Daily Proverbial, 9 June 2011

He who oppresses the poor to increase his wealth and he who gives gifts to the rich – both come to poverty. Proverbs 22, verse 16.

I like to people-watch. At the gym the other day, I watched a familiar couple exit the facility and walk out to their car. She is a workout maniac; he’s in good shape but doesn’t seem to have his heart in it. BUT, he always walks ahead of her, never gets the door for her, talks down to her in conversation and appears to be, in general, a typical example of what I consider to be a male chauvinist. She follows him like a puppy. I watched them leave and asked myself ‘what does someone like her see in someone like him’ and ‘why do women let themselves be treated that way?’

It seemed like he was oppressing the poor, she being poor of esteem. Mind you, this is all pretty superficial and I know nothing more of their relationship. I only see this couple at the gym and don’t even know their names. 90% of our communication is non-verbal, however, and if that’s the case, then non-verbally they were projecting a lot of oppression. He had her number and he knew it. She let him control her. Crazy.

What about real oppression? I’ve spent years of my life living paycheck to paycheck; it’s one of the reasons there has been such trouble in my life. For someone with a great job and many, many blessings, I have been debt-poor. I’ve felt very oppressed by bad choices, and I’ve felt the boot of the system set against people who make them; it’s the way of things. But, again, that’s just the results of bad choices, many of them mine. What about that real oppression? It’s a Uganda answer, where both the system and the power structure are set against a poverty-stricken population that can’t seem to rise out of it on its own. It’s a China answer, where the vast majority of Chinese support the urban and manufacturing minority that holds all the wealth: insured by Communist Mafioso dictators in Beijing dipping their beaks into the ‘wealth’ of the people who literally slave for them. In time, they will both come to their own poverty. If you’re a Communist, you’re already spiritually bankrupt anyway.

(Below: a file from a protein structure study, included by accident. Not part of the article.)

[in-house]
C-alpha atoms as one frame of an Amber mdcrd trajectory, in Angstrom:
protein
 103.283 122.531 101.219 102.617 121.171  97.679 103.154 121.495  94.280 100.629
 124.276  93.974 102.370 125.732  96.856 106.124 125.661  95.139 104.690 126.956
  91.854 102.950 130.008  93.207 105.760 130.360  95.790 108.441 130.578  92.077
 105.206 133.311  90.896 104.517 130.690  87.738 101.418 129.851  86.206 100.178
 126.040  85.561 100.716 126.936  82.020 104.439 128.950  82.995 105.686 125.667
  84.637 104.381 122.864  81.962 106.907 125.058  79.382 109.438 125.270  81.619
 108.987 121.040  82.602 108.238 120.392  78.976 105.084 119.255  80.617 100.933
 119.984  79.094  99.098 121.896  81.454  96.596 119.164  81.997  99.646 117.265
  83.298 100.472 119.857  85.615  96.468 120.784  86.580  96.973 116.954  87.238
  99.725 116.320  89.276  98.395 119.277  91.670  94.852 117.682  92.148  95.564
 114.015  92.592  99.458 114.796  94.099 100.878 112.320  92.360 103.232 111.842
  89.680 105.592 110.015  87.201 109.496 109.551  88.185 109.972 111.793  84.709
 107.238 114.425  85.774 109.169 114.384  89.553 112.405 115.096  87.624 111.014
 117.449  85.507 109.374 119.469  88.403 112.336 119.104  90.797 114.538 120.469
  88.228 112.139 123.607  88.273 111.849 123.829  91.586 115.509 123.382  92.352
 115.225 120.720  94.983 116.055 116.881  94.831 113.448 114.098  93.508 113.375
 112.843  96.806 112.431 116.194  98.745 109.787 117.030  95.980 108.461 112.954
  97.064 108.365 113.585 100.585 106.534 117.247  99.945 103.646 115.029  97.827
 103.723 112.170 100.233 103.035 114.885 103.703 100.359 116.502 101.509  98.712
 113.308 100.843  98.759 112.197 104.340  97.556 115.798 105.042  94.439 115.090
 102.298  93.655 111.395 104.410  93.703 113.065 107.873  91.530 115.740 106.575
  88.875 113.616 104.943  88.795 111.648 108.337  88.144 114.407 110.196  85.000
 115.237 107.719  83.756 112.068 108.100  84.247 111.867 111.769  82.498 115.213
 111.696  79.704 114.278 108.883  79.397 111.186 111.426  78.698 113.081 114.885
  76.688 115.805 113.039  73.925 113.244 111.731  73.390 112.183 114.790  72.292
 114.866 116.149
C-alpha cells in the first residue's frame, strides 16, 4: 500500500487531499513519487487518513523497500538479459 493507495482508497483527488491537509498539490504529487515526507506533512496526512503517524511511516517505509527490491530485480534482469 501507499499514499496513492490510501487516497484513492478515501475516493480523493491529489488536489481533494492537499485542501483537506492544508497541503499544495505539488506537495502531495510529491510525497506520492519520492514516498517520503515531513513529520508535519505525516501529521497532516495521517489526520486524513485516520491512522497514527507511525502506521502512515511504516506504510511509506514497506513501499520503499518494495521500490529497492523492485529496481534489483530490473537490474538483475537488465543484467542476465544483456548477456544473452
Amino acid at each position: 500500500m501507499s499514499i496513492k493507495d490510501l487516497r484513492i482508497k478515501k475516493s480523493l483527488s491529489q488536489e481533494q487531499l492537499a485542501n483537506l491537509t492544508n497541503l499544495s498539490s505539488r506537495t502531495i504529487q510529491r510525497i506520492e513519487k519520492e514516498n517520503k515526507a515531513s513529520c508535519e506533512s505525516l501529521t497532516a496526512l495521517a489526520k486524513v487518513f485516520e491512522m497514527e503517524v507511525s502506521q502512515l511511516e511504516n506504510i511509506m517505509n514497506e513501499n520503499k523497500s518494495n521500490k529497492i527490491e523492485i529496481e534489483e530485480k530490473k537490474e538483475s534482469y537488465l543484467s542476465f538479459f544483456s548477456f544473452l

I also have little time for ‘suck-up’s.’ You’ve seen them. They’re the people who flatter their way through things, or try to put on airs, or try to be part of the in-crowd. Such things earn a big ‘whatever’ from me. Throughout my life, I have never been glamorous, attractive or elegant; neither have I been trashy, slovenly, nor inelegant. I simply didn’t (and don’t) care what the glitterati think of me. If ‘the beautiful people’ enjoy themselves, good for them. I’m beautiful in my own way and really don’t need the validation of anyone else to tell me that. To cite Max Lucado, I’m Punchinello, and it doesn’t matter if people like to pick on my spots or not. What the Maker thinks of me is what matters.

And that’s the point of the proverb, isn’t it? It all goes back to what the Maker thinks of us. He will justly level the field against those who oppress and those who flatter because He loves both sides. He loves the poor and He loves the rich. He loves the oppressor and the oppressed. He loathes the sinful way we treat each other; hate the sin but love the sinner. I believe the Proverb is yet another reminder that God is just and fair, that He isn’t disinterested in our lives, and (indirectly) that He really does have the whole world in His hands because He really does love us in spite of ourselves.

Sometimes I think we set low expectations for our relationships. We think, “this is as good as it’s ever going to be.” Or “this is what I deserve.” Maybe that’s what’s behind the gym couple I saw. That’s a deceptive form of subtle oppression. It keeps us from having the kind of fulfilling, really enriching relationship that God wants for us and wants to have with us. I’ve never been much of one for the bar scene. I really enjoy going out with friends and having a few drinks to talk, be social, and relax. But it’s something I can easily live without. Just not my scene; no offense if it’s something you enjoy. I’ll say this, though: like the gym, a bar is a good place to people watch. You get to see all kinds of dynamics in play. For me, though, I prefer to do things with a special someone that bring us closer together, build memories I’m proud of. That includes involving Him in them because I want the most from this life. Let me be less so He can be more. Let Him be more in my life to drive away the oppressors and avoid the poverty of the soul that comes with punishing debt, low expectations, tough choices, and spiritual loneliness.


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